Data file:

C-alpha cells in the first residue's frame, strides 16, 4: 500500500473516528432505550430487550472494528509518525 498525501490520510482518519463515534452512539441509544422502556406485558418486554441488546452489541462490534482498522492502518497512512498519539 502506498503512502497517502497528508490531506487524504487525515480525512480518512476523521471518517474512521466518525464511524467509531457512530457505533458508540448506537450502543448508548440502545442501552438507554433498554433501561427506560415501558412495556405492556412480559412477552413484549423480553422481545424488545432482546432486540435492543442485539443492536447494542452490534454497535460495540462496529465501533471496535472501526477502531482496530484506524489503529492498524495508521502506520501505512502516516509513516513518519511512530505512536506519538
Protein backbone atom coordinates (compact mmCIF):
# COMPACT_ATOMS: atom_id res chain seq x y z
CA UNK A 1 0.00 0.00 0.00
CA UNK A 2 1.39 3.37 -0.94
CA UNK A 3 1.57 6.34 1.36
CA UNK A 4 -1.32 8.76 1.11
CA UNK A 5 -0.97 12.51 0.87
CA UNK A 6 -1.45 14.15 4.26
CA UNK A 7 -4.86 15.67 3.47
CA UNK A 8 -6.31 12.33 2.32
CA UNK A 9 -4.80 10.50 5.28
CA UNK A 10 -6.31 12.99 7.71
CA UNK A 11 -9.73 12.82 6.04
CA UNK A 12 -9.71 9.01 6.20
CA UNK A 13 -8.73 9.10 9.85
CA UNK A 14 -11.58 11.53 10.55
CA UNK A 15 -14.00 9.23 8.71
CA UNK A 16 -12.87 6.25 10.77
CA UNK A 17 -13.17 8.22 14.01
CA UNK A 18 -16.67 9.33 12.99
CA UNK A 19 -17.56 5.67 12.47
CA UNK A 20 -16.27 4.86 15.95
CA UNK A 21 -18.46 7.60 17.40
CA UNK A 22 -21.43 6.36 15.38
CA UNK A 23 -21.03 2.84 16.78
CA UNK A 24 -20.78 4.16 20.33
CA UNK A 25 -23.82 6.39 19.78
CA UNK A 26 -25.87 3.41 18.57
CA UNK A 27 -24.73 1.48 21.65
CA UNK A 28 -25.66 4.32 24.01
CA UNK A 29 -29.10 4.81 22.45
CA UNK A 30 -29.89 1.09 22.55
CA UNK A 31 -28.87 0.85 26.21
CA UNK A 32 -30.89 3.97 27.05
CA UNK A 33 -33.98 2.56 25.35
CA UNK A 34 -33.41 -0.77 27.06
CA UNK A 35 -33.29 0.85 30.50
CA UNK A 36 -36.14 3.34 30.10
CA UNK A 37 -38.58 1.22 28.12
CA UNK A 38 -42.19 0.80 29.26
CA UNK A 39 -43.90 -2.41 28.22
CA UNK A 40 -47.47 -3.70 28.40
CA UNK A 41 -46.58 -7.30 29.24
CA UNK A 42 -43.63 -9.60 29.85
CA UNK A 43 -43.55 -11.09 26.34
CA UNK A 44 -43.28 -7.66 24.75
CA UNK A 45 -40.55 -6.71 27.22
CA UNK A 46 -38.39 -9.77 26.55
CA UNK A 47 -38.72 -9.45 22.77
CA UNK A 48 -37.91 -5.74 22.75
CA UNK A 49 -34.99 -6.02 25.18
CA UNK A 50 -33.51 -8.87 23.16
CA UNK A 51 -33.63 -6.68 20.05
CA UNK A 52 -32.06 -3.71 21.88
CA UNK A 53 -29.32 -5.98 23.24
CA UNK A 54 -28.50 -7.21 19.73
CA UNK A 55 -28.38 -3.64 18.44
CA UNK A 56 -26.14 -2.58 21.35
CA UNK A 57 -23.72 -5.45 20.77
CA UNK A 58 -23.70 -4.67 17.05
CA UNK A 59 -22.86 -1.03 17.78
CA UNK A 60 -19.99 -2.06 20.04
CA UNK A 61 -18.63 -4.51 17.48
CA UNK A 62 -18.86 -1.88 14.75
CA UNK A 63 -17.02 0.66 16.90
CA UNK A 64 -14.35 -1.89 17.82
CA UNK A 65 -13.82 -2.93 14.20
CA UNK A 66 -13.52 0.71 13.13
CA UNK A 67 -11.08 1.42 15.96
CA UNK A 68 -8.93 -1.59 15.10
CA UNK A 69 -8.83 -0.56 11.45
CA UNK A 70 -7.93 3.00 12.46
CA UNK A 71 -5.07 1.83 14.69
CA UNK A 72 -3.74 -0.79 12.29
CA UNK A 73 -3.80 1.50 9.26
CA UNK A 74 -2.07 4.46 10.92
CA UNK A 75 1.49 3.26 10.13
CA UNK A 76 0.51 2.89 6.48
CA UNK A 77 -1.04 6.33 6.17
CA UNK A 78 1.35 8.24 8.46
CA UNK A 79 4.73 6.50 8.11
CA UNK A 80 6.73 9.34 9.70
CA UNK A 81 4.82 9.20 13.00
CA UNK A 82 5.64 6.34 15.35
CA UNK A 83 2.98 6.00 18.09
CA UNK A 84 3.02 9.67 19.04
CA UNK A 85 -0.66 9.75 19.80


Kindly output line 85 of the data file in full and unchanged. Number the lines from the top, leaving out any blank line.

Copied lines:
CA UNK A 82 5.64 6.34 15.35